Don’t forget snail mail! While it’s great to reach out to businesses via the latest platforms, it can be just as effective to connect the old-fashioned way. When I heard that Airbnb had opened a new office in Portland, I Googled their address and sent them a letter, letting them know that I’d been active user of their site and would love to work with them. A few days later, I got an e-mail inviting me an employee picnic to interview some of the local crew and cut together a short video. Who knows? Maybe I’ll get to meet the CEO!

If you’re looking for work — in any field! — don’t pass up your chance to get in touch or follow up in unconventional ways . If you sit and wait, you might get overlooked. But if you stay engaged on Twitter or other social media platforms, your chances of an interview will increase. Make it clear that if they don’t hire you soon, someone else will!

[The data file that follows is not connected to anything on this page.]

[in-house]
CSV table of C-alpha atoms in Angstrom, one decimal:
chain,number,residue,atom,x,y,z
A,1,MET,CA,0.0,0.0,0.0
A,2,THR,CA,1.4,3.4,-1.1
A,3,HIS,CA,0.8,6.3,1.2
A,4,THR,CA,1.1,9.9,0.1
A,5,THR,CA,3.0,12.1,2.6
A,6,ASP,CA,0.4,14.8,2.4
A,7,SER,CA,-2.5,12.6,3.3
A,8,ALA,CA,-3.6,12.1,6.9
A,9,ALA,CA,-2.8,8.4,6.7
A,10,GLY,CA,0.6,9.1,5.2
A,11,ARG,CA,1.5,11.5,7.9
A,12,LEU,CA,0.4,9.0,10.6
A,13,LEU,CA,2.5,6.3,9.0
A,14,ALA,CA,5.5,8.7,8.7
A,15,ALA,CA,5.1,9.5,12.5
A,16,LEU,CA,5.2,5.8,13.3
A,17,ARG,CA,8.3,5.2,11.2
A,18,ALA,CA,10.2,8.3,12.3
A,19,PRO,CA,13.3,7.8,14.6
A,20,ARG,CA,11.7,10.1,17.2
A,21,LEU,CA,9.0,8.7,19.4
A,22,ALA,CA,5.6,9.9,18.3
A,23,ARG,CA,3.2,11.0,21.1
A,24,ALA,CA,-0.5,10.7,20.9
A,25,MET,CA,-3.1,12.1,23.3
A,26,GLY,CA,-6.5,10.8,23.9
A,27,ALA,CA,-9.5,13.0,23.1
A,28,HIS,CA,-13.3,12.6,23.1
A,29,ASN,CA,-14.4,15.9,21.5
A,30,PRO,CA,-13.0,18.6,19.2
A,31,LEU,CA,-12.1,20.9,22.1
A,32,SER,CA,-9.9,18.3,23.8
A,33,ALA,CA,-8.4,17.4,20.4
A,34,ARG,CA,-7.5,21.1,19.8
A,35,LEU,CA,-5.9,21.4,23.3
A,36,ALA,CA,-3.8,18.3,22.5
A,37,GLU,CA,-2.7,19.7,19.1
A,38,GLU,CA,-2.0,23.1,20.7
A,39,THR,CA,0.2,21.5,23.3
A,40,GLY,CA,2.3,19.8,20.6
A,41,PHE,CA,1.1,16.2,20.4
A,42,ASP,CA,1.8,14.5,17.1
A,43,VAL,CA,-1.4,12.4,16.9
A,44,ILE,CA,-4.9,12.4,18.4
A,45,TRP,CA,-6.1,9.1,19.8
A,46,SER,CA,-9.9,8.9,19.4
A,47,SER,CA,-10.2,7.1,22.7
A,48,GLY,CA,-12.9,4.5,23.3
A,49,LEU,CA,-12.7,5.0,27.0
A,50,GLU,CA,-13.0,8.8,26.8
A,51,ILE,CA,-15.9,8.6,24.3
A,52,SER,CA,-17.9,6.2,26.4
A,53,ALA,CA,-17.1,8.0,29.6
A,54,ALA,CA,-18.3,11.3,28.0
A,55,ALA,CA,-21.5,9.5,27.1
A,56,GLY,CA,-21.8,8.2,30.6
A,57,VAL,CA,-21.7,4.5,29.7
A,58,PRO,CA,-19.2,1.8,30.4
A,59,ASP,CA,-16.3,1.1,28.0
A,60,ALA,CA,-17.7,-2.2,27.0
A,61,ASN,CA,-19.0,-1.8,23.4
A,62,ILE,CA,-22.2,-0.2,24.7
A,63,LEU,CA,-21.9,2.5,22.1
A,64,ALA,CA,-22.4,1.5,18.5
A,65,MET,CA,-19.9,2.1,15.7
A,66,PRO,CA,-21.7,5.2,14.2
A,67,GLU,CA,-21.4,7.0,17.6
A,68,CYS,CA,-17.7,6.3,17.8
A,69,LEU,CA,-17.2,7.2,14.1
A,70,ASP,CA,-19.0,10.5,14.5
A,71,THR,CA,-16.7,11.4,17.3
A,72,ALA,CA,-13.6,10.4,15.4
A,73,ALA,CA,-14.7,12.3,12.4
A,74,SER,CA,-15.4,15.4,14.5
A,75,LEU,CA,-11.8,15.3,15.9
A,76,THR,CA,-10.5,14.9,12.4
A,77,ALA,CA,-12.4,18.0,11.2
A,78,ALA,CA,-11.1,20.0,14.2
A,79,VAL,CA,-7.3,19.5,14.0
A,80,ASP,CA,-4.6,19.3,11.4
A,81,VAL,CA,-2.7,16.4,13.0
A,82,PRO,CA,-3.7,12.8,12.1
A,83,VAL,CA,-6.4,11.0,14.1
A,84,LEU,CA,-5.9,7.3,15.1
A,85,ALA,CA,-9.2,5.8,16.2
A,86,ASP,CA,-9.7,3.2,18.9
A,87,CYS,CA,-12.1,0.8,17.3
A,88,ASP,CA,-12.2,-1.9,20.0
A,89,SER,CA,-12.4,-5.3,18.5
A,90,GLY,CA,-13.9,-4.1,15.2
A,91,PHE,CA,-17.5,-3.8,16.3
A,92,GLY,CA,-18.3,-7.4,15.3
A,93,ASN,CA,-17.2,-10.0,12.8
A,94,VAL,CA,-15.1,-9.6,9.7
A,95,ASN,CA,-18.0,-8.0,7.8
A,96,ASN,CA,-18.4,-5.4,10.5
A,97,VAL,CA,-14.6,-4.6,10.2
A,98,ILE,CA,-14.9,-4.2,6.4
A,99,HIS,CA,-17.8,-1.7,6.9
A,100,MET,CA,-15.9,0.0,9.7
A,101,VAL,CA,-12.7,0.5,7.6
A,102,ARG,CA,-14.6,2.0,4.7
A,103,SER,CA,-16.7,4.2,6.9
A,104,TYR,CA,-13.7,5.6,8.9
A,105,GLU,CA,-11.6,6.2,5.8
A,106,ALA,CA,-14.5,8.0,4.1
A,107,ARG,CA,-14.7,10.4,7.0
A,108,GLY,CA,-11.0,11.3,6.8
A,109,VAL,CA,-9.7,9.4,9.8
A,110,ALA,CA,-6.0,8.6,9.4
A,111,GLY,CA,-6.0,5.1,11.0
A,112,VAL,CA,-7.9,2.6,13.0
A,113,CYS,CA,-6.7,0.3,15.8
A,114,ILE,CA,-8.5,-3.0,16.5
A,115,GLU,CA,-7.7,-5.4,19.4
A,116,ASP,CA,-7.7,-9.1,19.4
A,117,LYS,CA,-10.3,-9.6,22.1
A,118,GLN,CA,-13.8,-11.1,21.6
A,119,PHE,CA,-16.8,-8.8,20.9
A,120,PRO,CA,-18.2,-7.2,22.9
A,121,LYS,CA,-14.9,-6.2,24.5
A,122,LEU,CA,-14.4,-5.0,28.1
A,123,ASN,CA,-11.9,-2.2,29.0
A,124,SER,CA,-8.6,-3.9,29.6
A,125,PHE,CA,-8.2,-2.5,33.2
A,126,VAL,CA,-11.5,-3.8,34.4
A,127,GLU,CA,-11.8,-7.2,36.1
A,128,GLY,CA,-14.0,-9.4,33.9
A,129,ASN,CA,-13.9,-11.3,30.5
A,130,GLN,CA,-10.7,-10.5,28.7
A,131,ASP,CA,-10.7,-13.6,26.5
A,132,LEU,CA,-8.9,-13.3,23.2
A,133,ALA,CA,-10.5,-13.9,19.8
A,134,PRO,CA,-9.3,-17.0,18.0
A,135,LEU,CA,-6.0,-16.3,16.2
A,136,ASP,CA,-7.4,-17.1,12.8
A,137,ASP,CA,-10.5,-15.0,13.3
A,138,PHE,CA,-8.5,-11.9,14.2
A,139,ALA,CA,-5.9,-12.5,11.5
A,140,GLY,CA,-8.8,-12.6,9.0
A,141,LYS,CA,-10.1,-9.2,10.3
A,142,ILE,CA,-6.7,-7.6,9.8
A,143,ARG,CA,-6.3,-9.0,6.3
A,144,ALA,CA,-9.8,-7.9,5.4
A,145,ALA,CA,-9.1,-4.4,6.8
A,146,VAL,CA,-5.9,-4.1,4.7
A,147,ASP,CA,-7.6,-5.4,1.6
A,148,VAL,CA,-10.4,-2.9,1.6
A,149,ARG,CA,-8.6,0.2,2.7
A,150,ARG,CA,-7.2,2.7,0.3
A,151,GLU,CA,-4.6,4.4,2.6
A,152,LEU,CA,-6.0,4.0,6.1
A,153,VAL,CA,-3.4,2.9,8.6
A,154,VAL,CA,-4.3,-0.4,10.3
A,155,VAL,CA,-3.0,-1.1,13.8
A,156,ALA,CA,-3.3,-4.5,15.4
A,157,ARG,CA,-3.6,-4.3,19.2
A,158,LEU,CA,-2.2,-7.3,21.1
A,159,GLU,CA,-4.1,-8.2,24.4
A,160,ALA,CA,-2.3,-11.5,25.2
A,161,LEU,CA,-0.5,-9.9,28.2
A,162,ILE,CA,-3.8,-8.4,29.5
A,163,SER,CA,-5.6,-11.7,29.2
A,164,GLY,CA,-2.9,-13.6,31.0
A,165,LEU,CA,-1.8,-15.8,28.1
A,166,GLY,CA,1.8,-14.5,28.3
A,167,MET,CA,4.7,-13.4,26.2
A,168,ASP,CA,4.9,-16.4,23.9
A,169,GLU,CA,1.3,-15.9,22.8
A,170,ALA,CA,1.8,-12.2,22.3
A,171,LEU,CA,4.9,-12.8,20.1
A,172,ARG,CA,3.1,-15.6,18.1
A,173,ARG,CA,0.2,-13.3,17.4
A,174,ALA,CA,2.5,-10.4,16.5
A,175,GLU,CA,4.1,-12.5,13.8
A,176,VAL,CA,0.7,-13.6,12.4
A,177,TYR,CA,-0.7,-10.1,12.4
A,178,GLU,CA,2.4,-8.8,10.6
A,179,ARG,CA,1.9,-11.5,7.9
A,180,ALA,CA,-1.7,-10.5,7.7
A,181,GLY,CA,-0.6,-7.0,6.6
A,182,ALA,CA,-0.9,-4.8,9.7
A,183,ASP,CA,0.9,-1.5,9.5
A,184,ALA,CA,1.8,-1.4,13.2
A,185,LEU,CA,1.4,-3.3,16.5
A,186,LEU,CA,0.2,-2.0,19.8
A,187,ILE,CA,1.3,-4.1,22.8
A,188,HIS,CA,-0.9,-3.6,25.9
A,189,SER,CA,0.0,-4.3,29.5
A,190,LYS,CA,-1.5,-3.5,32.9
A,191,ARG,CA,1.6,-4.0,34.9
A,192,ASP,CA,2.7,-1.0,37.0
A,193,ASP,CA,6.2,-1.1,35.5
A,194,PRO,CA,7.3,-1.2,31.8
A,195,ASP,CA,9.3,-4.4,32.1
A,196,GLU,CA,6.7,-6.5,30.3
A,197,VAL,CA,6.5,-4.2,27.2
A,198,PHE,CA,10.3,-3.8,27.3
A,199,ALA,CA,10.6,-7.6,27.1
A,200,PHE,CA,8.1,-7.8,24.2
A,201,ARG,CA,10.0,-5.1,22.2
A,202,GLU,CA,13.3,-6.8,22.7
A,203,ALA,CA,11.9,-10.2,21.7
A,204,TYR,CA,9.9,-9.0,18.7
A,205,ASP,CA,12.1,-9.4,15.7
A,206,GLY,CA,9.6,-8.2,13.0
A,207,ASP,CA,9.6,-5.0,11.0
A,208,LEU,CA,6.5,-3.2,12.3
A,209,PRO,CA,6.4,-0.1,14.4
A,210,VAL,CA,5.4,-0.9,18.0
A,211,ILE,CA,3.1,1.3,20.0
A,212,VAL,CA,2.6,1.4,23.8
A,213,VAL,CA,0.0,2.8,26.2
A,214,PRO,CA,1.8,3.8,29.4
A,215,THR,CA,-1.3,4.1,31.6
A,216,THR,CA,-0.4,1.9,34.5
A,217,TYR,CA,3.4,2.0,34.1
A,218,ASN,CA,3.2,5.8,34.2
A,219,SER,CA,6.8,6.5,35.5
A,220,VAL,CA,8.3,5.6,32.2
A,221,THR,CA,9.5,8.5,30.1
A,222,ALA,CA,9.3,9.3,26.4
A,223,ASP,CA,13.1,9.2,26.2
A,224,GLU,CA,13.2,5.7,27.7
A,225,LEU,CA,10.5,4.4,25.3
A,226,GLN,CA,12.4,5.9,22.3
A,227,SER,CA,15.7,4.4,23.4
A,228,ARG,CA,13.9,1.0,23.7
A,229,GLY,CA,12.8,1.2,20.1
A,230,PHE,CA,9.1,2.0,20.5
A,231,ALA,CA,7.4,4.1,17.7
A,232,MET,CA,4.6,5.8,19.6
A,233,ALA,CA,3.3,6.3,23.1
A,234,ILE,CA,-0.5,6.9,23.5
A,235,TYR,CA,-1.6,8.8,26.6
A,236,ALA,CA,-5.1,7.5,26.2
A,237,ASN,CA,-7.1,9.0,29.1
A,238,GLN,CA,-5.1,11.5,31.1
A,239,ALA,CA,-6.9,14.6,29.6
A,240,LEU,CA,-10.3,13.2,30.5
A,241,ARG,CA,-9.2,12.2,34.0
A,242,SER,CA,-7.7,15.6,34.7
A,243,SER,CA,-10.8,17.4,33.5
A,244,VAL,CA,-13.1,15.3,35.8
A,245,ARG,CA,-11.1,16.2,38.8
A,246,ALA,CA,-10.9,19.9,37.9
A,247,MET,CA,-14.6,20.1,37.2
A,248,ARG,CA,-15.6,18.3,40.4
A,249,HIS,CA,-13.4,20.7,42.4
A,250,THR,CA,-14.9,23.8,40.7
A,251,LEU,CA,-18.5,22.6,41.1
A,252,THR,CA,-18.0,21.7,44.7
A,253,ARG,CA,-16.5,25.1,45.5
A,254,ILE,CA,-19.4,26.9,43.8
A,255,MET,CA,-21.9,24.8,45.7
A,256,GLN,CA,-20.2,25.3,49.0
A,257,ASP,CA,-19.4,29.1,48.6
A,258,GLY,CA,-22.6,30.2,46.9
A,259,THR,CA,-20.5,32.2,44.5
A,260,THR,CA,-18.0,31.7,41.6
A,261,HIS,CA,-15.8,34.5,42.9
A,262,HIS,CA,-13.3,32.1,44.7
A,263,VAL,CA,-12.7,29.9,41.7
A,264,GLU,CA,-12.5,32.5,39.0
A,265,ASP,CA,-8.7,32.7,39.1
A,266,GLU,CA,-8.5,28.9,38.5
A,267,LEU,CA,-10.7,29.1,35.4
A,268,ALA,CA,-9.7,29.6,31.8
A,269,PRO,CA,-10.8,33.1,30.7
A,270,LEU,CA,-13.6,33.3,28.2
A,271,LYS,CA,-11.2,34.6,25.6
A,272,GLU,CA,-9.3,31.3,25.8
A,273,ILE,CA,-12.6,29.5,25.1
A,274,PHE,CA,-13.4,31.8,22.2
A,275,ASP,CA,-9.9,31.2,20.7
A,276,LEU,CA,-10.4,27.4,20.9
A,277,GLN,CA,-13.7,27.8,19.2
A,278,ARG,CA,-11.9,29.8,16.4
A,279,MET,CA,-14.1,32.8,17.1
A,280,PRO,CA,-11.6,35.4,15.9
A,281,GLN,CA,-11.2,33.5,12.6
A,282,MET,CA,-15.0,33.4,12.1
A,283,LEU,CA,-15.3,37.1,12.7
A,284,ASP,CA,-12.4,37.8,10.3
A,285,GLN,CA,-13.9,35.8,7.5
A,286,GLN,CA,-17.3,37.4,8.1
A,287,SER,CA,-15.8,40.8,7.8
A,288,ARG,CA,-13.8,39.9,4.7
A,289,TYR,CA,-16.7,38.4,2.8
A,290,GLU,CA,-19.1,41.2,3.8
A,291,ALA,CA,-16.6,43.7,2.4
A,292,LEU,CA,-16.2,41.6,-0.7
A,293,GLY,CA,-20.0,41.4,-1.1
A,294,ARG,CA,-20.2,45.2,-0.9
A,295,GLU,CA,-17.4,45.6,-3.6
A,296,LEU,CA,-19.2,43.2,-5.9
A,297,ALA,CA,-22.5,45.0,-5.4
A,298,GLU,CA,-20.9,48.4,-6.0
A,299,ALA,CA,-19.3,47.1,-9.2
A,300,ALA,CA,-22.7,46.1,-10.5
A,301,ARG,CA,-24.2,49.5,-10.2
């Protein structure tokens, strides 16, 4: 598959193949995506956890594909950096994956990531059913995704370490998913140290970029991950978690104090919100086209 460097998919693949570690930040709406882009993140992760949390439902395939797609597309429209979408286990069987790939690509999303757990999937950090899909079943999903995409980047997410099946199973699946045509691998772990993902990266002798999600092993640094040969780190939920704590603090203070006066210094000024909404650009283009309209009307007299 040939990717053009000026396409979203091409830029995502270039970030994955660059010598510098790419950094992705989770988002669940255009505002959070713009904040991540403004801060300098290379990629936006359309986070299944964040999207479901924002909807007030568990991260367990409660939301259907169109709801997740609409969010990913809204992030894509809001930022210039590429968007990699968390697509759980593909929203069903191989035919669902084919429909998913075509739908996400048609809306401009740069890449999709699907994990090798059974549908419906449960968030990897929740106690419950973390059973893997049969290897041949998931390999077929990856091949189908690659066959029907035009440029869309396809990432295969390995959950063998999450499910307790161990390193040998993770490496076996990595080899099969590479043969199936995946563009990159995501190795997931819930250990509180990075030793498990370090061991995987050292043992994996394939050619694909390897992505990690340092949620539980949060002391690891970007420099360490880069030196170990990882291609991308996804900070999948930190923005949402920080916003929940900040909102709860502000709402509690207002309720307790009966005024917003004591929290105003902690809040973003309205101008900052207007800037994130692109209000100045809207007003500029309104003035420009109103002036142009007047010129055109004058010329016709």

How about you? Have you ever reached out to clients in an unconventional way? Let us know if these ideas work for you! For more tips, check out Saul’s e-book The Lateral Freelancer, available for $2.99 on Amazon. Or follow him at @saulofhearts.

LA Advice: A Different Path to Success In the City of Angels

Here’s The First Thing You Should Do When You Move to LA


Whether you’re a college grad moving out to LA for the first time, or an acting veteran looking to break into a new corner of the industry, you’re going to receive a lot of conflicting advice on how to get your foot in the door.

Maybe you’ll do what your college recommends and get an unpaid internship. Maybe you’ll sign up for a highly-rated acting class with a world-renowned teacher. Maybe you’ll pull all of your friends together and max out your credit cards on an independent web series.